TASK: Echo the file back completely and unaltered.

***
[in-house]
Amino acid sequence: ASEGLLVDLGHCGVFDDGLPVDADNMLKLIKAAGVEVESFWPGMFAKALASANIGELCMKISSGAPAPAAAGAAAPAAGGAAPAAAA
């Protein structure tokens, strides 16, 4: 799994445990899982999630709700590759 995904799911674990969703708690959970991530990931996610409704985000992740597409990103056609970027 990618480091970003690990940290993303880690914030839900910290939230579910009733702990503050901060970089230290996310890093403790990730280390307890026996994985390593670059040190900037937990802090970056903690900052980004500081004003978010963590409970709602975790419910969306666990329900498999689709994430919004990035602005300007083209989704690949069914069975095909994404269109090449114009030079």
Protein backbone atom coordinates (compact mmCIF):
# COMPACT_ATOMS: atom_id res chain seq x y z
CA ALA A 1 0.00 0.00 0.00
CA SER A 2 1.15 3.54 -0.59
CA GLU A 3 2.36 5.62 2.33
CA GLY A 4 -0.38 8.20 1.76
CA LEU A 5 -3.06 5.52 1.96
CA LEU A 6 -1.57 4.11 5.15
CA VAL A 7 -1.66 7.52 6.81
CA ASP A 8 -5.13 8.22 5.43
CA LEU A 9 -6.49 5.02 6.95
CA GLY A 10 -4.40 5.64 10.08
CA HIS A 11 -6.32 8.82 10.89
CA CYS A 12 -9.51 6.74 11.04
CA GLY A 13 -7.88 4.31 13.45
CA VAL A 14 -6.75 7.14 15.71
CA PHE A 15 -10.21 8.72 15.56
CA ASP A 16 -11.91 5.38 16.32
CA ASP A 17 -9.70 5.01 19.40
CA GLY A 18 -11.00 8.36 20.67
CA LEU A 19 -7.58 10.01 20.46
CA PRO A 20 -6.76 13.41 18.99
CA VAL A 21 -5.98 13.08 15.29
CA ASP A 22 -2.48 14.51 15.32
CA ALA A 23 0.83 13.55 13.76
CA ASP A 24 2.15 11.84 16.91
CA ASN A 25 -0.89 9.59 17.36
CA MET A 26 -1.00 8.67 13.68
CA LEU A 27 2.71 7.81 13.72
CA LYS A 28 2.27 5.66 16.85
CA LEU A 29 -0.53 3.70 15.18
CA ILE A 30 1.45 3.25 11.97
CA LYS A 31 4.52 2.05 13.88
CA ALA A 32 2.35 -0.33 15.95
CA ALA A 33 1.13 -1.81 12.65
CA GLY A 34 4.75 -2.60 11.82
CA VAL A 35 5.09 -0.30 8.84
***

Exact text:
[in-house]
Amino acid sequence: ASEGLLVDLGHCGVFDDGLPVDADNMLKLIKAAGVEVESFWPGMFAKALASANIGELCMKISSGAPAPAAAGAAAPAAGGAAPAAAA
């Protein structure tokens, strides 16, 4: 799994445990899982999630709700590759 995904799911674990969703708690959970991530990931996610409704985000992740597409990103056609970027 990618480091970003690990940290993303880690914030839900910290939230579910009733702990503050901060970089230290996310890093403790990730280390307890026996994985390593670059040190900037937990802090970056903690900052980004500081004003978010963590409970709602975790419910969306666990329900498999689709994430919004990035602005300007083209989704690949069914069975095909994404269109090449114009030079």
Protein backbone atom coordinates (compact mmCIF):
# COMPACT_ATOMS: atom_id res chain seq x y z
CA ALA A 1 0.00 0.00 0.00
CA SER A 2 1.15 3.54 -0.59
CA GLU A 3 2.36 5.62 2.33
CA GLY A 4 -0.38 8.20 1.76
CA LEU A 5 -3.06 5.52 1.96
CA LEU A 6 -1.57 4.11 5.15
CA VAL A 7 -1.66 7.52 6.81
CA ASP A 8 -5.13 8.22 5.43
CA LEU A 9 -6.49 5.02 6.95
CA GLY A 10 -4.40 5.64 10.08
CA HIS A 11 -6.32 8.82 10.89
CA CYS A 12 -9.51 6.74 11.04
CA GLY A 13 -7.88 4.31 13.45
CA VAL A 14 -6.75 7.14 15.71
CA PHE A 15 -10.21 8.72 15.56
CA ASP A 16 -11.91 5.38 16.32
CA ASP A 17 -9.70 5.01 19.40
CA GLY A 18 -11.00 8.36 20.67
CA LEU A 19 -7.58 10.01 20.46
CA PRO A 20 -6.76 13.41 18.99
CA VAL A 21 -5.98 13.08 15.29
CA ASP A 22 -2.48 14.51 15.32
CA ALA A 23 0.83 13.55 13.76
CA ASP A 24 2.15 11.84 16.91
CA ASN A 25 -0.89 9.59 17.36
CA MET A 26 -1.00 8.67 13.68
CA LEU A 27 2.71 7.81 13.72
CA LYS A 28 2.27 5.66 16.85
CA LEU A 29 -0.53 3.70 15.18
CA ILE A 30 1.45 3.25 11.97
CA LYS A 31 4.52 2.05 13.88
CA ALA A 32 2.35 -0.33 15.95
CA ALA A 33 1.13 -1.81 12.65
CA GLY A 34 4.75 -2.60 11.82
CA VAL A 35 5.09 -0.30 8.84